When the Civil Rights Movement made gains in the ‘60s the white power elite decided to create a new Jim Crow that would not appear racist. They called it the War on Drugs. In the ‘70s Nixon’s National Domestic Policy Chief, John Ehrlichman, said this: “We knew we couldn’t make it illegal to be black, but by getting the public to associate the blacks with heroin and then criminalizing them heavily, we could disrupt their communities. Did we know we were lying? Of course we did.”

In Michelle Alexander’s “The New Jim Crow” we learn that in 2 short decades, between 1980 and 2000, the number of mostly Black and Brown people incarcerated in our nations prisons and jails soared from roughly 300,000 to more than 2 million. By the end of 2007, more than 7 million Americans, one in every 31 adults, were behind bars, on probation, or on parole. This huge increase was not because crime increased but because of new laws and new instructions to police officers and prosecutors that result in extraordinary persecution and violence against people of color while appearing to be race-neutral. This has become the way to create a racial caste without ever appoearing racist. Every year more than 650,000 people are released from prison, including people with mental disorders and those whose only crime is drug addiction or possession of a small amount of recreational drugs. Again, these mostly Black and Brown people are “barred from public housing by law, discriminated against by private landlords, ineligible for food stamps, and find themselves locked out of the mainstream society and economy permanently.” Following incarceration unemployment is 50% higher for African-Americans and Latino men than white men. They did not create these conditions for themselves. The meager public assistance they receive can hardly be considered “cutting in line.” Whites have no reason to feel entitled. Our privileges were provided us at the expense of other human beings. To begin to heal from this cancer that continues to metastasize within our country, we need to acknowledge the historic harms that have been suffered by communities of color and the racism in the criminal justice system that continues today.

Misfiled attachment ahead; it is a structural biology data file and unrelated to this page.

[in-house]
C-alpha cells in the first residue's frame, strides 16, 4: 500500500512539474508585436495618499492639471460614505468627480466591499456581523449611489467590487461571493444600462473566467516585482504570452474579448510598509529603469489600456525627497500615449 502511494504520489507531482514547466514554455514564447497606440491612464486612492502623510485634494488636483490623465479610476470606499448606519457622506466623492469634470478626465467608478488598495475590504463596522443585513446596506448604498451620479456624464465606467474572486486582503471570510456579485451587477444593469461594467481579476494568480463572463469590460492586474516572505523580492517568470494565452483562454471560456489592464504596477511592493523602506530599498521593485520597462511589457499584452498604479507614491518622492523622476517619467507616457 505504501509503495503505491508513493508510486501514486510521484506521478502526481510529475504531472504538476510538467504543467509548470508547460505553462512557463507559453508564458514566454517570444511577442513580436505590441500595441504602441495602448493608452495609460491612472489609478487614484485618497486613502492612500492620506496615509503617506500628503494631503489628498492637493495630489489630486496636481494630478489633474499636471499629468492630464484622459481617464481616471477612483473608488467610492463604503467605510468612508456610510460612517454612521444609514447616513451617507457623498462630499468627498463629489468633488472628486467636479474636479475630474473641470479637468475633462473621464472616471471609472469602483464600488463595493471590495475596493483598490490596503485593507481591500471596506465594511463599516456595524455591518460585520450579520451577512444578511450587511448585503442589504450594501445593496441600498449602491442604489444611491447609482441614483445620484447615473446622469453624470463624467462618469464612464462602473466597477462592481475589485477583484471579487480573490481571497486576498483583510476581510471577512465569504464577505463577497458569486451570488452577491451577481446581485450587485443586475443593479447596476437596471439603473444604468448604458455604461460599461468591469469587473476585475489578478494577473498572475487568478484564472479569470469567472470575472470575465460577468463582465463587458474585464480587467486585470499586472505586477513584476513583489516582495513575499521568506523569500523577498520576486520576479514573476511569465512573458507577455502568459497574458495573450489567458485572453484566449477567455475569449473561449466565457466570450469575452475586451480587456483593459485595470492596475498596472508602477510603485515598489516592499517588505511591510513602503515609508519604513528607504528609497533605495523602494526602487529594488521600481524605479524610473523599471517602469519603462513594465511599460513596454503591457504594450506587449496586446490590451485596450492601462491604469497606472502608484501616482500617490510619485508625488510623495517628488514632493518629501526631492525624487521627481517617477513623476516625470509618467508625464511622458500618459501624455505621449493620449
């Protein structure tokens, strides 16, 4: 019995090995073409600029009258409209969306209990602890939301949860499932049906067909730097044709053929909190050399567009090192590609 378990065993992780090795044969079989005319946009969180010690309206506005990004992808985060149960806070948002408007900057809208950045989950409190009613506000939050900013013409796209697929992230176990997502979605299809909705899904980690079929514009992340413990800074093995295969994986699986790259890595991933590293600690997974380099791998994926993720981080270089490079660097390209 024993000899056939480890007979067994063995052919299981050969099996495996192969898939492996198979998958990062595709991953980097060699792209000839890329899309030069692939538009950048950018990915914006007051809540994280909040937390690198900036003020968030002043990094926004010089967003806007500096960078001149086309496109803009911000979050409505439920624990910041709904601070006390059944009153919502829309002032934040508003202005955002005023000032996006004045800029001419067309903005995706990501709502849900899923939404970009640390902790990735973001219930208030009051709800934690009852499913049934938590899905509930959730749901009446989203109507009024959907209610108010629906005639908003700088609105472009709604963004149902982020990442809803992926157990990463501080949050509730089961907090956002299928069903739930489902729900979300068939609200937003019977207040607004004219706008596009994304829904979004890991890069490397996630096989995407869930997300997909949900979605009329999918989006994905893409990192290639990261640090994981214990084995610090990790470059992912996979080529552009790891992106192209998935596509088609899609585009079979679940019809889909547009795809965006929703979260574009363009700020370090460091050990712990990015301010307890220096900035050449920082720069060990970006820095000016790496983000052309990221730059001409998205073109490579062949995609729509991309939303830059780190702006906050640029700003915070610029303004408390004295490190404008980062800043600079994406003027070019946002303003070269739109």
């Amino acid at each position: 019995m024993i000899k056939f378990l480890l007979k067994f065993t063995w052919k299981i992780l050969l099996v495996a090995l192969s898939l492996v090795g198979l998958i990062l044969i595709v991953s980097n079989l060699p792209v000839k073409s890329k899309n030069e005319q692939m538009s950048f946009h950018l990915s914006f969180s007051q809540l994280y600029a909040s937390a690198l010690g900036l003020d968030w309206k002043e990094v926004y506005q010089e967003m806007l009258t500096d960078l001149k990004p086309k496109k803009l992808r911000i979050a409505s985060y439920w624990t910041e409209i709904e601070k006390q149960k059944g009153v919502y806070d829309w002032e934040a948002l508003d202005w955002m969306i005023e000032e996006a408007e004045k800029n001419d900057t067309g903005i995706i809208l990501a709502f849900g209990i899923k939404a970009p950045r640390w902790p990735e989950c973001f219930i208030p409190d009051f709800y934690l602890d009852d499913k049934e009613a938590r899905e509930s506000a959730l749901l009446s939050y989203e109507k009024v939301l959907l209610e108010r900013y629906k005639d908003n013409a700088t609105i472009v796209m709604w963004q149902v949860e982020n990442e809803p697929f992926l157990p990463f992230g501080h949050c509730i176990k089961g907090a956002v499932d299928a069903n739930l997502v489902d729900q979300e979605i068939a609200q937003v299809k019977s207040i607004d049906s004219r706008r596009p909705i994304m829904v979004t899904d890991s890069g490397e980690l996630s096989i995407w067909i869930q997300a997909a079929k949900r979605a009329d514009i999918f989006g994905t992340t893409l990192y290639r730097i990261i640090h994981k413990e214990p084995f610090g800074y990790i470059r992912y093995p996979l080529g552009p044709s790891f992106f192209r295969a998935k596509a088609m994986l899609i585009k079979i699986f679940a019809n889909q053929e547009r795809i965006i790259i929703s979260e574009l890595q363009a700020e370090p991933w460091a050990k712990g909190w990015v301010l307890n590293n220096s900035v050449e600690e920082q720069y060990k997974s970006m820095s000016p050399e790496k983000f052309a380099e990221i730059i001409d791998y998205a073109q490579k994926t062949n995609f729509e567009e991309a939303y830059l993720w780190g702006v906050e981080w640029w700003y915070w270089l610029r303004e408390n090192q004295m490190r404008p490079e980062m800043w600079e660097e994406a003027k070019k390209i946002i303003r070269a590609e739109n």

A rising tide doesn’t lift all boats, not the ones tied to the bottom of the ocean by racist laws and policies. What we must admit is that the far right, the Koch brothers, the Trumpists, the Steve Bannons and, yes, even some neo-liberal- Wall-Street-apologists who make sure Blacks and Browns are marginalized are the same ones who also hurt the poor and White working class by weakening labor unions, not coming up with new job development and infrastructure improvements in areas where mines and factories have closed. Once we can see that we share a common enemy, we can truly begin to unite to fight for social, political and economic equality.

Sure, some people are deeply racist and some love Trump because they think his policies will make them richer. But there are those millions of other Americans who believed his promises of jobs, of a better life, better health care, better schools. Ask them how they feel that’s turned out for them. Help them understand that there is strength in numbers and if all the people, of all ethnicities, races and genders who feel screwed and forgotten join together with a vision of a future worth fighting for we can achieve it.